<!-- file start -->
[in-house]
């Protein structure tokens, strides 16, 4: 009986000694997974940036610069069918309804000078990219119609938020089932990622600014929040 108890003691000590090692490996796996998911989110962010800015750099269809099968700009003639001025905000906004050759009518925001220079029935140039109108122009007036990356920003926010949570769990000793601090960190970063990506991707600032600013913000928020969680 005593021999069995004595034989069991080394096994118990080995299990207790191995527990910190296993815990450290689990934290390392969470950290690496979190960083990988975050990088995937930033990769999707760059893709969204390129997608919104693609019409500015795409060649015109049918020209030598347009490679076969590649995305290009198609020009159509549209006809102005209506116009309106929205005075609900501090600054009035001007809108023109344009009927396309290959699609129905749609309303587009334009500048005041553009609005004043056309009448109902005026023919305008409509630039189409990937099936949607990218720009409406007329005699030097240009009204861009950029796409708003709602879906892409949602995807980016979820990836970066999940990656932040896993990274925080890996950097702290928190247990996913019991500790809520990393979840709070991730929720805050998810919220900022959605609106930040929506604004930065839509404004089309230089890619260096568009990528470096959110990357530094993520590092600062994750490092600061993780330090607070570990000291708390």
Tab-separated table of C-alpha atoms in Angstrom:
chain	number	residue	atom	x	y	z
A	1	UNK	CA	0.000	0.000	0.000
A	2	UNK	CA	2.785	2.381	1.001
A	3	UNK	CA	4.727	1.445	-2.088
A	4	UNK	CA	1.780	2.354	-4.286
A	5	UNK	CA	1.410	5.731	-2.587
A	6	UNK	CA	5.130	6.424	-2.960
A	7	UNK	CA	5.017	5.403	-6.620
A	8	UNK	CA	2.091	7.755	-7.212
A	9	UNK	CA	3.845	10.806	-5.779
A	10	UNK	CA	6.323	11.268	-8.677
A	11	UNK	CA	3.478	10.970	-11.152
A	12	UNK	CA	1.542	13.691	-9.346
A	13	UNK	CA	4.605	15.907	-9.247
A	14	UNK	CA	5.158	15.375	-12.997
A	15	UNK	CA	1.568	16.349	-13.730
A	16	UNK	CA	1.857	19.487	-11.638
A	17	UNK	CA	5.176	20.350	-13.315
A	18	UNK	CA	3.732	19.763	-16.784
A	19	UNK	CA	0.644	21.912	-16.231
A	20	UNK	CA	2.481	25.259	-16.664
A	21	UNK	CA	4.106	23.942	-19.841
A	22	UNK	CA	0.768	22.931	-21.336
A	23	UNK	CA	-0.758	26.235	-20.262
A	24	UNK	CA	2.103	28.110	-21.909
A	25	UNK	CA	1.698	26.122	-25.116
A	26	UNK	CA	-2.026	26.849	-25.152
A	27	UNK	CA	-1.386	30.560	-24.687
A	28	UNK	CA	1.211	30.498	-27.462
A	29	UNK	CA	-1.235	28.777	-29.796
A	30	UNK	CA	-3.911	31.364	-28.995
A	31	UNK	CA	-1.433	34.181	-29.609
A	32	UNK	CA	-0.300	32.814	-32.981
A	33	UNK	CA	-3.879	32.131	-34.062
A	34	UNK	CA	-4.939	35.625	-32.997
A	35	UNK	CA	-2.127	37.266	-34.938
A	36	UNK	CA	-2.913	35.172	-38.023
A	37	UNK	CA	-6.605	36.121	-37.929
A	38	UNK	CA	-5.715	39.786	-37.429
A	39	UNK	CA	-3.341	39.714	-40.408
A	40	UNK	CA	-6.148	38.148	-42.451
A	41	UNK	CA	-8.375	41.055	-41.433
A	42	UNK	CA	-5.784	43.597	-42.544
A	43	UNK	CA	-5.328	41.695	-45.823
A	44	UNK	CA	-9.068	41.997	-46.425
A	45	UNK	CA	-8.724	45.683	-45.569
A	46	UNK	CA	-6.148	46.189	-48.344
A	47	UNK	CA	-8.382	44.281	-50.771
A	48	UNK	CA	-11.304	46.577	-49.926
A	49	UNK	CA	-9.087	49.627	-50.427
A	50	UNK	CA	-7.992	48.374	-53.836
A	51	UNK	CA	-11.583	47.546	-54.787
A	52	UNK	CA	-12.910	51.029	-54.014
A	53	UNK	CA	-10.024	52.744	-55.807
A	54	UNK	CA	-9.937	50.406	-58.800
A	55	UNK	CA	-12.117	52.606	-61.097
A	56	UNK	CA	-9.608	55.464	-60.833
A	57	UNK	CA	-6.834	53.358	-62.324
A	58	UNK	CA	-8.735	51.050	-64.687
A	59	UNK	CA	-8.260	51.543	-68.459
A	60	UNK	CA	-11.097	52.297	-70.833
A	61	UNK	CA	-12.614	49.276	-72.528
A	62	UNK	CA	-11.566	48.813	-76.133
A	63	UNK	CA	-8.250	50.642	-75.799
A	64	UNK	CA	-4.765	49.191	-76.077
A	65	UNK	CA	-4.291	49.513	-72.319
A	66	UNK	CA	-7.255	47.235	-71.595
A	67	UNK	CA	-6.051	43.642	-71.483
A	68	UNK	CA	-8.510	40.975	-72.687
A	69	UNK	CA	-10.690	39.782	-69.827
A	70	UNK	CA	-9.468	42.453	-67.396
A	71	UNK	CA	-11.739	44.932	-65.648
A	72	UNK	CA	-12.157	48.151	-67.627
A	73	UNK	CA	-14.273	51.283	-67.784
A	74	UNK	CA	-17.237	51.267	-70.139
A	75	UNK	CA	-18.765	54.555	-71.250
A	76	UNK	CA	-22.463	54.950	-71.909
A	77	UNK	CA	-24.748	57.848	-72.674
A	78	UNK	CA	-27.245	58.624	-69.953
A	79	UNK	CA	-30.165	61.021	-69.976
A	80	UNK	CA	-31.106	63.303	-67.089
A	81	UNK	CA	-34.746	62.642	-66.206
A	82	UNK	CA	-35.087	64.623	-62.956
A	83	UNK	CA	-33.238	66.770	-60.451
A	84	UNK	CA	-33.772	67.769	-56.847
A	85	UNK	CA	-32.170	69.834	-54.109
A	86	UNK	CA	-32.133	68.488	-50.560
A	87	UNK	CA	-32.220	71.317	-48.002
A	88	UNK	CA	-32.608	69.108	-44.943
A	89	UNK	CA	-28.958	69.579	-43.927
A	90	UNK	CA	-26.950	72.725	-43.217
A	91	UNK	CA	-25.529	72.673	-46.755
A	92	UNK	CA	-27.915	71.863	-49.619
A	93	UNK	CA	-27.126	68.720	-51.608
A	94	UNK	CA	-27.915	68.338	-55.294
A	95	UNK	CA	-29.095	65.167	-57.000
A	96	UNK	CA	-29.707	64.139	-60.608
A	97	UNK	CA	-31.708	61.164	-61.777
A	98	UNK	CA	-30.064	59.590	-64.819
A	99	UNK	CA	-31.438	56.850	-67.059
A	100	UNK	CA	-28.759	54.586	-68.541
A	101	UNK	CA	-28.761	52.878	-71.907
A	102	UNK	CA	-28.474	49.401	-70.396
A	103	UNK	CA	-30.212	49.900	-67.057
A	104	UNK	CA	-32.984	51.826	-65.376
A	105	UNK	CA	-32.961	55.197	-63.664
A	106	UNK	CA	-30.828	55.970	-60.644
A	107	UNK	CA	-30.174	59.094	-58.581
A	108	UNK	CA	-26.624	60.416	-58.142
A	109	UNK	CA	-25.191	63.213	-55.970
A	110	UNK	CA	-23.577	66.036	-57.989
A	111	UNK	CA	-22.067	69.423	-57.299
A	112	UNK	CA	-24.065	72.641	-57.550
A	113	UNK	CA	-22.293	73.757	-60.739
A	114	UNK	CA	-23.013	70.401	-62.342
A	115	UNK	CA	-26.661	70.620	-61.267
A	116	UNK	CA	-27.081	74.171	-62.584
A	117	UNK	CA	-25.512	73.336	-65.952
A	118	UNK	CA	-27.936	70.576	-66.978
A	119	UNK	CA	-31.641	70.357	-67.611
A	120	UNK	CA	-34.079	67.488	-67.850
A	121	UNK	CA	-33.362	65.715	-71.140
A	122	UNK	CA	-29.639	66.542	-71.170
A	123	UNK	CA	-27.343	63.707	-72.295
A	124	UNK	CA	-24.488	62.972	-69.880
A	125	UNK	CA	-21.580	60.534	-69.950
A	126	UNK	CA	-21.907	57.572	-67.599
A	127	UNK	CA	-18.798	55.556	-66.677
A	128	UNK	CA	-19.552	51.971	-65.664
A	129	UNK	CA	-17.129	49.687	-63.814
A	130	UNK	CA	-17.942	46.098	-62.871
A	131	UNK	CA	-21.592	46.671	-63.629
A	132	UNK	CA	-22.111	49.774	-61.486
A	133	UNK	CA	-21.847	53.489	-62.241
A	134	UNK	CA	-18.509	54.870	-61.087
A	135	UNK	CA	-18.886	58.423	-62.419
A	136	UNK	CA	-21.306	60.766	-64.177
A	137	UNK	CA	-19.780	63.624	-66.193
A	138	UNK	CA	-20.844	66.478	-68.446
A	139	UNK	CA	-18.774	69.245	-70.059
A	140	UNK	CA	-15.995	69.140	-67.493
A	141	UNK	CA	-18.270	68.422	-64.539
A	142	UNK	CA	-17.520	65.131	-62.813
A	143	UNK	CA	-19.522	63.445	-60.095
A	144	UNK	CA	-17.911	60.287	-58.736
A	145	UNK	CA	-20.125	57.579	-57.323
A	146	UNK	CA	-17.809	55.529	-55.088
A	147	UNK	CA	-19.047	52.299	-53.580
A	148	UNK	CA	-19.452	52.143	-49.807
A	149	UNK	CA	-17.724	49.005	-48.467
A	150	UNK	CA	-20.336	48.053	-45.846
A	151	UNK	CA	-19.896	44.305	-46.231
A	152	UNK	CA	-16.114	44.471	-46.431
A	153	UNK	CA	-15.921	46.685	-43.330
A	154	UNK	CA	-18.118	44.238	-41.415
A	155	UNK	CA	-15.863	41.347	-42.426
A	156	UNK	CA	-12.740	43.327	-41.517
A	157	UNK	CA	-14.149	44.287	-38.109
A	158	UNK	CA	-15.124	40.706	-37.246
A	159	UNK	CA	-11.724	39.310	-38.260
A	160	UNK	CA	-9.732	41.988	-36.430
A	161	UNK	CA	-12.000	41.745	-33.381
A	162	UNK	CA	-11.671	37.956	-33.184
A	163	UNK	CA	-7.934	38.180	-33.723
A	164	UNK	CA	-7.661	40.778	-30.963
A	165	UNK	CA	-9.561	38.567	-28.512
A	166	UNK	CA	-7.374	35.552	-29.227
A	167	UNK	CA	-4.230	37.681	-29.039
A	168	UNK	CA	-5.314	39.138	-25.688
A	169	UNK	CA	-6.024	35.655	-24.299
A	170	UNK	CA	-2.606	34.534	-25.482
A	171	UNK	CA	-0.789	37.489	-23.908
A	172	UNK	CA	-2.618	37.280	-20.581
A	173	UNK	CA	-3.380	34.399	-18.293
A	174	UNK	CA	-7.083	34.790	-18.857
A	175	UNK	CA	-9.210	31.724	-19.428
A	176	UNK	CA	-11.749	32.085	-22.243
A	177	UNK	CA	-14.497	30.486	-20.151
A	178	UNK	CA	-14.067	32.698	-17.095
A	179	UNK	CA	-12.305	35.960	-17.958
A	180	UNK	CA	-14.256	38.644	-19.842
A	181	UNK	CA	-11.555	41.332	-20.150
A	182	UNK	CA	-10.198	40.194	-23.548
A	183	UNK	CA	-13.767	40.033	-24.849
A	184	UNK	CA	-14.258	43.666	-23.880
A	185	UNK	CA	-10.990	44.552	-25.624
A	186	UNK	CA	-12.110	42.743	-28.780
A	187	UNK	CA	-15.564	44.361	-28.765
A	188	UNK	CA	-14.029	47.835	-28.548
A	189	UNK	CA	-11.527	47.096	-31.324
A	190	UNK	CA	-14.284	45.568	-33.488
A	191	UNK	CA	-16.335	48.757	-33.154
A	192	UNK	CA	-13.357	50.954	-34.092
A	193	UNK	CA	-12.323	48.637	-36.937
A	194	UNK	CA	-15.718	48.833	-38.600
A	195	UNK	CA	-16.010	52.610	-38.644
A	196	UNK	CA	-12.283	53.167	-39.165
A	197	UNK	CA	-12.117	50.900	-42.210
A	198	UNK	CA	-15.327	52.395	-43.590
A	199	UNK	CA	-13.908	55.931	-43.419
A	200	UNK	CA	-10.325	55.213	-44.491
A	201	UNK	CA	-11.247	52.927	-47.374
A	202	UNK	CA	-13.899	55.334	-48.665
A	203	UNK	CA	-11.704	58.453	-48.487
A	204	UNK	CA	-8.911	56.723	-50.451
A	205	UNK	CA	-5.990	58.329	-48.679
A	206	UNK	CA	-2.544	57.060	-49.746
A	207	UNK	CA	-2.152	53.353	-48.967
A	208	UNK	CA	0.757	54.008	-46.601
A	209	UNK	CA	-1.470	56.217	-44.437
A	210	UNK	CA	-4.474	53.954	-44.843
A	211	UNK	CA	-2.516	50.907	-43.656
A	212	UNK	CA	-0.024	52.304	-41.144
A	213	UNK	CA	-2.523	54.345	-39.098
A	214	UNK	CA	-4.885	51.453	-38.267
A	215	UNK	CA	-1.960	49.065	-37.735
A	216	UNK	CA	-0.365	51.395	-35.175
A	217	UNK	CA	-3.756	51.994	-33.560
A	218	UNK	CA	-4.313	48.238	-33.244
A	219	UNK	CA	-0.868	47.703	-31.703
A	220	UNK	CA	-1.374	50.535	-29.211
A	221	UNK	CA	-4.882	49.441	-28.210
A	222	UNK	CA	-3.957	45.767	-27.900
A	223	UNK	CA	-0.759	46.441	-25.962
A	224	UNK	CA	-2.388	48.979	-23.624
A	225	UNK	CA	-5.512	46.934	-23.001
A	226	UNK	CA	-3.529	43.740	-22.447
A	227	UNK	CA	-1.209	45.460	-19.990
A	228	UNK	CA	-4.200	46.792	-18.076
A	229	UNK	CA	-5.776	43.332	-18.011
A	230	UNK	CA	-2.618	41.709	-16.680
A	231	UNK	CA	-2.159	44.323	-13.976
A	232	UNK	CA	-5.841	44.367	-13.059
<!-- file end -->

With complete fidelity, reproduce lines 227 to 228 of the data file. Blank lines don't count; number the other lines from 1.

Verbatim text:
A	223	UNK	CA	-0.759	46.441	-25.962
A	224	UNK	CA	-2.388	48.979	-23.624